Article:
WASHINGTON -- Bernard Kerik, the miracle cop who was abandoned by his mother as a baby but rose to become New York police commissioner, suddenly withdrew his nomination as secretary of Homeland Security Friday night, saying he had employed a nanny who may have been in the country illegally.
"In the course of completing documents required for Senate confirmation, I uncovered information that now leads me to question the immigration status of a person who had been in my employ as a housekeeper and nanny," Kerik said in a statement.
"It has also been brought to my attention that for a period of time during such employment, required tax payments and related filings had not been made."
But there were numerous other controversies raging about Kerik in the week since he proudly stood with his family at the White House as the president announced his nomination. Stories in Newsday and elsewhere raised ethical questions about his service at the NYPD and the city Department of Correction, as well as his time as a security adviser to a Saudi hospital.
In an appearance on MSNBC Friday night, Kerik's attorney, Joe Tacopina, said recent reports about Kerik's background were inaccurate and unfair.
"To see the level of personal attacks that were so far removed from his qualifications, it's a little disturbing," Tacopina said.
Newsday was asking the White House questions about Kerik's employment by former Mayor Rudolph Giuliani's consulting firm and Kerik's service as a top official in Iraq when the nomination was withdrawn.
The dramatic reversal for Bush was the one sour note in an otherwise bland transition to his second term. All of his other nominations for cabinet posts seem likely to be approved, and indeed Kerik had not yet engendered opposition in the Senate.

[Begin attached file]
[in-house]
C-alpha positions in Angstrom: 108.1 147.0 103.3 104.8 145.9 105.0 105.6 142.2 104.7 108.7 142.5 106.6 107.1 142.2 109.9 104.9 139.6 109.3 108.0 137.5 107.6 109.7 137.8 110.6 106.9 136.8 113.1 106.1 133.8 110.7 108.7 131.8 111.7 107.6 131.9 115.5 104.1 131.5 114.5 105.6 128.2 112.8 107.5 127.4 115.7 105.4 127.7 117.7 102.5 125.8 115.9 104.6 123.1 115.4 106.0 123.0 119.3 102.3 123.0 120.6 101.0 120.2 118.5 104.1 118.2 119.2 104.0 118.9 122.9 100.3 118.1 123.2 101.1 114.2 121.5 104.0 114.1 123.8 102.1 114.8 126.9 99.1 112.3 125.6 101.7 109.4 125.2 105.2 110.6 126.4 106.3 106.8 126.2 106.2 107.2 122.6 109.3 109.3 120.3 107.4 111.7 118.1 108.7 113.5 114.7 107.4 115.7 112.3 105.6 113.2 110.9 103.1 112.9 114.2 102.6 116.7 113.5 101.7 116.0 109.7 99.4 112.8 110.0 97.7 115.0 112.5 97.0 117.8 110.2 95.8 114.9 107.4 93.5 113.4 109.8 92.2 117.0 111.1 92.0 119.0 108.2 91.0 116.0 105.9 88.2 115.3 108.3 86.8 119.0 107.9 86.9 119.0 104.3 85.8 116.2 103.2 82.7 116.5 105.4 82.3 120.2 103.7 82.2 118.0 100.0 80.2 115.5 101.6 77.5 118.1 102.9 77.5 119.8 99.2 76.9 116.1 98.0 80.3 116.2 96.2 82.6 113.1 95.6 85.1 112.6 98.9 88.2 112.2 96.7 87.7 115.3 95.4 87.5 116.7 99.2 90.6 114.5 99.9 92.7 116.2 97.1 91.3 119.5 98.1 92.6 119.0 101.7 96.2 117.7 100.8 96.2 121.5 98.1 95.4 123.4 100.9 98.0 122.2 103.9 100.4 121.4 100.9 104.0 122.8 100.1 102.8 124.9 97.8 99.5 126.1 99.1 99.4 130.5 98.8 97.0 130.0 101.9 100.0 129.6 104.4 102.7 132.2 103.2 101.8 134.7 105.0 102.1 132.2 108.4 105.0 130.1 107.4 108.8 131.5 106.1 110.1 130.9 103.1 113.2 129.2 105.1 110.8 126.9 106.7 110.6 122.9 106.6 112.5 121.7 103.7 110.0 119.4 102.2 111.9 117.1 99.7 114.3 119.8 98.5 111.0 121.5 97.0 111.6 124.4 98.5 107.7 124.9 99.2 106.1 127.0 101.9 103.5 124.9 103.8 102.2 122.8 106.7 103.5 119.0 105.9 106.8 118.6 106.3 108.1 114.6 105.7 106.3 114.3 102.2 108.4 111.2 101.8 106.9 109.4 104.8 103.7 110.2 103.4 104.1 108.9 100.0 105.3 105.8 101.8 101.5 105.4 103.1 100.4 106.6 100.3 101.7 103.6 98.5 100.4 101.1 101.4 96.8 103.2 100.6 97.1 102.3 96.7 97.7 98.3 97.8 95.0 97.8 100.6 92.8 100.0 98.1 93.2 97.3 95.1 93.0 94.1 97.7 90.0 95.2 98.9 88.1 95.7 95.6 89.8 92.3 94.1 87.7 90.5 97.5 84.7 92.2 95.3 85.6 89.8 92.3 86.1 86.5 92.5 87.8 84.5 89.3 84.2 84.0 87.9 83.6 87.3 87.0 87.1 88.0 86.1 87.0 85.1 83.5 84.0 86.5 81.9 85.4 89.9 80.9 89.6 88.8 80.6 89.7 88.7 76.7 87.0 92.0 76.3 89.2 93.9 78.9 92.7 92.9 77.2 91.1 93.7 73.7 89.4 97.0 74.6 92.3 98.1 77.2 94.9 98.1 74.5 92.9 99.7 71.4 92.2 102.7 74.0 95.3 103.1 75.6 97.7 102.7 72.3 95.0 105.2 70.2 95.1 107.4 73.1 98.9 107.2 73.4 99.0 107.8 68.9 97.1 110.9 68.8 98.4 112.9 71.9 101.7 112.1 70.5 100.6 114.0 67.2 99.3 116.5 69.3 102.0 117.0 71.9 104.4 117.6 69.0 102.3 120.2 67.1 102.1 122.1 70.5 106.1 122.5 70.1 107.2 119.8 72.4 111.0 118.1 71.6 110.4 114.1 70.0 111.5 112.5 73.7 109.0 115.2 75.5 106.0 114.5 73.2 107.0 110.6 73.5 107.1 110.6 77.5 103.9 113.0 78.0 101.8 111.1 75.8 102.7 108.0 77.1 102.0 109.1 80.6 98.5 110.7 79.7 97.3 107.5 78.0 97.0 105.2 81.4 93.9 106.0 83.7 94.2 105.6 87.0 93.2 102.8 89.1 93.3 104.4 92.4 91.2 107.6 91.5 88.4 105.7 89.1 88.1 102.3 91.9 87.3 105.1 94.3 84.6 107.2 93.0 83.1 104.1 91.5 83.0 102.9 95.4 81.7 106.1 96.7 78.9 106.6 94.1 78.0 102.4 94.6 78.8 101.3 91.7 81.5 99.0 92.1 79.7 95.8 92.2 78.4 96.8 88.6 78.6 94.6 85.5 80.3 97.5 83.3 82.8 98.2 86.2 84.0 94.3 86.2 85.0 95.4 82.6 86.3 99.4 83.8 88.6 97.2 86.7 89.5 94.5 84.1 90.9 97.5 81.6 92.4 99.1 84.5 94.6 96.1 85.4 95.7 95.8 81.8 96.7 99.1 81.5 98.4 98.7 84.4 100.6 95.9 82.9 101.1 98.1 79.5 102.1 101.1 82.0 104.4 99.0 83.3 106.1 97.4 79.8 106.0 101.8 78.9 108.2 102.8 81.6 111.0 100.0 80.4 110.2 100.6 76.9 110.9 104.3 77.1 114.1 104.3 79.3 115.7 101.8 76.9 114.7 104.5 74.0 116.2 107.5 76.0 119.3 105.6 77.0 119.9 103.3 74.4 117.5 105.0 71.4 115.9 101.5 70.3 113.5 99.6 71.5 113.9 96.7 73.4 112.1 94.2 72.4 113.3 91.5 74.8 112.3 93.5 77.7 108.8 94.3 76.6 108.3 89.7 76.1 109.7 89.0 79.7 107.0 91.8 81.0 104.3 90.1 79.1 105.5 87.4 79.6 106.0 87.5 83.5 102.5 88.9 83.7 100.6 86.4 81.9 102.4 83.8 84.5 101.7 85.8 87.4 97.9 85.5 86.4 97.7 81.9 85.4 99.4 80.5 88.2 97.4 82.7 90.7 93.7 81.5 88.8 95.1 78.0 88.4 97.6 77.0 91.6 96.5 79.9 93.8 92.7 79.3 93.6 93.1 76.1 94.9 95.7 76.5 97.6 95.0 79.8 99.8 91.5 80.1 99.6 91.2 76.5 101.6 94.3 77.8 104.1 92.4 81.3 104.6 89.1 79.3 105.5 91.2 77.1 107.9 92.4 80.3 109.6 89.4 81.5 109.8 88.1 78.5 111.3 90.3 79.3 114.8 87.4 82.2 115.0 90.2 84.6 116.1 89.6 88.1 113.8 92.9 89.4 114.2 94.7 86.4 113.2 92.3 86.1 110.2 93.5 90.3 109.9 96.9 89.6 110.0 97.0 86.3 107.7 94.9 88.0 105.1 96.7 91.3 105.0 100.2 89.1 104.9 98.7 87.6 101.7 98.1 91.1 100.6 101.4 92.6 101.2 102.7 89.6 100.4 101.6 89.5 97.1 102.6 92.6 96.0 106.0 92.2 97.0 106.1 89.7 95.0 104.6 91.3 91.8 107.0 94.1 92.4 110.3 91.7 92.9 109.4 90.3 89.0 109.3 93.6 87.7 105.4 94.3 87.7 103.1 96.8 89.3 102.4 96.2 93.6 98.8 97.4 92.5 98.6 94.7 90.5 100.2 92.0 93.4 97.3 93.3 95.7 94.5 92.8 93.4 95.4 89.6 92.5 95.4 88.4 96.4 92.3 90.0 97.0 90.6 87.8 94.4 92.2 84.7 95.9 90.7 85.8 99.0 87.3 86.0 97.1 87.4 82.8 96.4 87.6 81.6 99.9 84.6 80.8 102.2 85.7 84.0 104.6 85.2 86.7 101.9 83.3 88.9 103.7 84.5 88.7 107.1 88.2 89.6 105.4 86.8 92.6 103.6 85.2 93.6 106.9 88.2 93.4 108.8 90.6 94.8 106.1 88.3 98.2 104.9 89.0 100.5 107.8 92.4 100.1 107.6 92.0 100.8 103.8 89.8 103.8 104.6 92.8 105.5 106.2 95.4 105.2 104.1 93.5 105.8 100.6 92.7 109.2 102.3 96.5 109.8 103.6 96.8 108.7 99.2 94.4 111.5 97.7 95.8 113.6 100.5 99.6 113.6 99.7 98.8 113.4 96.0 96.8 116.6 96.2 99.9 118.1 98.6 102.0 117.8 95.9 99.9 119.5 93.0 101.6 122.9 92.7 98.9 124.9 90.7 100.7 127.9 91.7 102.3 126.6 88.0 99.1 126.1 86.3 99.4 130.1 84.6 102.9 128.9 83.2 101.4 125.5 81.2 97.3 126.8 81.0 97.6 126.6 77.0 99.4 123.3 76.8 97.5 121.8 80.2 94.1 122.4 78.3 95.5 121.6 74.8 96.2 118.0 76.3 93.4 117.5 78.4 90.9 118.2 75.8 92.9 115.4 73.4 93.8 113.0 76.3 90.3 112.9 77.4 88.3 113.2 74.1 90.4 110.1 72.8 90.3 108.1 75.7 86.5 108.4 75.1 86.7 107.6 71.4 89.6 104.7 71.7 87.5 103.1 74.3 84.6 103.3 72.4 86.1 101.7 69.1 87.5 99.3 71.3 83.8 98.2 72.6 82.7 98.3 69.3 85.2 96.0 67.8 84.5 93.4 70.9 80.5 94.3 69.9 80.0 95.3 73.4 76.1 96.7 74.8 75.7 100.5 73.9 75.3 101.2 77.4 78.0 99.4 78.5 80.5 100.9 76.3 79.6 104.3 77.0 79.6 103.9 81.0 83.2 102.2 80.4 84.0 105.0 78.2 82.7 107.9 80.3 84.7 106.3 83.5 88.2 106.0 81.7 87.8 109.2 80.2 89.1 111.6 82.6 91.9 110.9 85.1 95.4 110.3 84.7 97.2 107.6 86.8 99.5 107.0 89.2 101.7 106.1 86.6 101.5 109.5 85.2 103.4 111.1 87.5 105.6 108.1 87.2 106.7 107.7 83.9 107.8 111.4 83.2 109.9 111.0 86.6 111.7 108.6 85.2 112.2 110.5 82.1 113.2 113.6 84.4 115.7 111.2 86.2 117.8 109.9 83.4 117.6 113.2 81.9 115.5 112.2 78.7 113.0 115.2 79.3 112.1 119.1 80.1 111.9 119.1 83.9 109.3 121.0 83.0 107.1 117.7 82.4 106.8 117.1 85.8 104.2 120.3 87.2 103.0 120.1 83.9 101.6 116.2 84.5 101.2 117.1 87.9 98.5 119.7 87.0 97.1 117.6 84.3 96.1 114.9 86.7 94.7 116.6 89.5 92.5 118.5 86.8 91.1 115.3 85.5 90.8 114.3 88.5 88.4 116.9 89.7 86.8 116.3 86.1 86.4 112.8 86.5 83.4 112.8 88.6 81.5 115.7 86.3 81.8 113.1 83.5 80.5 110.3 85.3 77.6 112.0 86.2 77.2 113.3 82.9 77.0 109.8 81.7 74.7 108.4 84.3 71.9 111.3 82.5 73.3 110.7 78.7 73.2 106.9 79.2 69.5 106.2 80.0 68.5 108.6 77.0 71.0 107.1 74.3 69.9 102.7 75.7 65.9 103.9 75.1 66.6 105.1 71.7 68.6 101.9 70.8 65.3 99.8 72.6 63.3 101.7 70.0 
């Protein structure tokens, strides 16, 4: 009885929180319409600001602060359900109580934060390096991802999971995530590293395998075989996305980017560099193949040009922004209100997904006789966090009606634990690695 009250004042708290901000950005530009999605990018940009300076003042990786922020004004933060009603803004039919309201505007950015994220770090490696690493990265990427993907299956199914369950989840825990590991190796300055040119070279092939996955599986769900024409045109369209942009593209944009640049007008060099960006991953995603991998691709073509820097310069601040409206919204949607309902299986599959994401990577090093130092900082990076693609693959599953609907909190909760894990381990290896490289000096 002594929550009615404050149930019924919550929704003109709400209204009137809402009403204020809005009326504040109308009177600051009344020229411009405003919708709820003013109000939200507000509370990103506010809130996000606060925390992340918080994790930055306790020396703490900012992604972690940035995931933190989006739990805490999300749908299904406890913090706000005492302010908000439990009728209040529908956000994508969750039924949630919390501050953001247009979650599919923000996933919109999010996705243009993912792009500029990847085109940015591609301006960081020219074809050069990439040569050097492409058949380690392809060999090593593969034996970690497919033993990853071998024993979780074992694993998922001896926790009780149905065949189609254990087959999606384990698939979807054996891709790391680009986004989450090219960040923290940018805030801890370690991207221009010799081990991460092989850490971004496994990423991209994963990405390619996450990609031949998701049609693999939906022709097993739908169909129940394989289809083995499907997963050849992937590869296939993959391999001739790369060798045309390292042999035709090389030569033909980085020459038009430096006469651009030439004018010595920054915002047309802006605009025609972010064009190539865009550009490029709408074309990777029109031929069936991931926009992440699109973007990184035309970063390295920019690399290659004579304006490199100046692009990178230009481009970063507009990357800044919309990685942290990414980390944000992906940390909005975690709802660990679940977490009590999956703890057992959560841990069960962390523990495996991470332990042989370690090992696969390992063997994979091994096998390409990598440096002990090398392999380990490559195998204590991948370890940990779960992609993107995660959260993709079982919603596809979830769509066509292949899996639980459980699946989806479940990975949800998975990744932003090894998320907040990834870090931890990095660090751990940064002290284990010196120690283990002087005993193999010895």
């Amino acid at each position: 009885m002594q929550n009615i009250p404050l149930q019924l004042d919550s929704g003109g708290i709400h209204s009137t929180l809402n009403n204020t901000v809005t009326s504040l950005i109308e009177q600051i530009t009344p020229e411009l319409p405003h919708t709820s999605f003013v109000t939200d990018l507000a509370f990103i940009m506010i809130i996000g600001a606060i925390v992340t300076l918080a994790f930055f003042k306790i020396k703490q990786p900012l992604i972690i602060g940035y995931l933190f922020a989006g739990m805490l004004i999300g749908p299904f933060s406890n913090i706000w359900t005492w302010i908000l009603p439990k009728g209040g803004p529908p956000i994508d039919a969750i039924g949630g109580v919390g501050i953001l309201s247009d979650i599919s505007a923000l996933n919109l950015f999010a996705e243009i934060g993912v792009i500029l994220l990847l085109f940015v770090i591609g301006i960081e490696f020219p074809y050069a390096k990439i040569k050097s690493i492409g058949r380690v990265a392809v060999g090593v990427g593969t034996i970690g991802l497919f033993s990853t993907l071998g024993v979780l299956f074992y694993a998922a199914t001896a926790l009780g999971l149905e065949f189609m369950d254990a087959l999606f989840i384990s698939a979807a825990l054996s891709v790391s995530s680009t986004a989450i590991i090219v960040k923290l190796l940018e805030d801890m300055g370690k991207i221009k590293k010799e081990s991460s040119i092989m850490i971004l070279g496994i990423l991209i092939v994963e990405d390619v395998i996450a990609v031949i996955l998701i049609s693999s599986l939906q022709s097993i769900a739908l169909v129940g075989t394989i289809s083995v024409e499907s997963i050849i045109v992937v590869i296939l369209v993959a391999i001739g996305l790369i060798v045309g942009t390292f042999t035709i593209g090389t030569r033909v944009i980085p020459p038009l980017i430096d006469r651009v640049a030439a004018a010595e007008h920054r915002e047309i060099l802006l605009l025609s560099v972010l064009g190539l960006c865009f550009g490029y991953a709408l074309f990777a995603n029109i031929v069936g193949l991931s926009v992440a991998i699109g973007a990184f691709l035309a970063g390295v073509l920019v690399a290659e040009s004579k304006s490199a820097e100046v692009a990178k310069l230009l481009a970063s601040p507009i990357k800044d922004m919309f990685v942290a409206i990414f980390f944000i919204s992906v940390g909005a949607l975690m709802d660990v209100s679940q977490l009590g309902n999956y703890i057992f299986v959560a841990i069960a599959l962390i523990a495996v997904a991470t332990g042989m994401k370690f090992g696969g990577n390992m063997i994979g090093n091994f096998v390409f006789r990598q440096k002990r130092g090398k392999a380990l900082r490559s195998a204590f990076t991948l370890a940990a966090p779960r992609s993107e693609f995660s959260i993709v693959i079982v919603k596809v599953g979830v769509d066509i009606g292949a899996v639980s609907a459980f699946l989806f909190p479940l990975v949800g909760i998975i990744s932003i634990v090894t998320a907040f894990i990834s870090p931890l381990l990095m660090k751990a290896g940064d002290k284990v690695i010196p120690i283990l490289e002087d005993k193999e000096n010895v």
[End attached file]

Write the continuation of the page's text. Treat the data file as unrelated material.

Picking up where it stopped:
Kerik phoned the president at 8:30 p.m. Friday to inform him of his withdrawal, according to White House assistant press secretary Pamela Stevens.
"It is with deep regret that I inform you that I cannot continue forward in the confirmation process for the position of secretary of the Department of Homeland Security," Kerik said in a letter to the president.
"While I will always consider your confidence in me to be the honor of a lifetime, I am convinced that, for personal reasons, moving forward would not be in the best interests of your administration, the Department of Homeland Security, or the American people ... I personally apologize to you for not having focused on this earlier."
In New York Friday, outgoing Homeland Security Secretary Tom Ridge had defended Kerik from criticism in a New York Times story about his work for Taser International, which makes a stun gun used by police.
Ridge had said if there was a problem with Kerik's relationship with the company, it would be resolved before Kerik was confirmed.
"He will have to go through the same rigorous process filling out disclosure forms that everybody who seeks to serve their country is required to fill out," Ridge said at John Jay College of Criminal Justice. "I firmly believe if there is a conflict of interest standing between my successor and his ability to serve this country, he will do his best to resolve it."
Since 2002, Kerik has served as a pitch man and board member for the Arizona-based manufacturer of stun guns. He earned millions of dollars in stock options while promoting the company's products to law enforcement officials, including Homeland Security.
Rep. Peter King (R-Seaford) said the news of Kerik's decision was disheartening.
"I'm very disappointed. Bernie would have been a great Homeland Security secretary and great for New York," said King, who earlier Friday night had defended Kerik's nomination on CNN.
King, along with New York's Democratic Sens. Hillary Rodham Clinton and Charles Schumer, had endorsed Kerik's nomination, saying it could yield more Homeland Security funding for the state. Kerik also garnered support from lawmakers on both sides of the aisle and was expected to be fairly easily nominated.
Staff writers Deborah S. Morris, Deborah Barfield Berry and Tom Brune contributed to this story.
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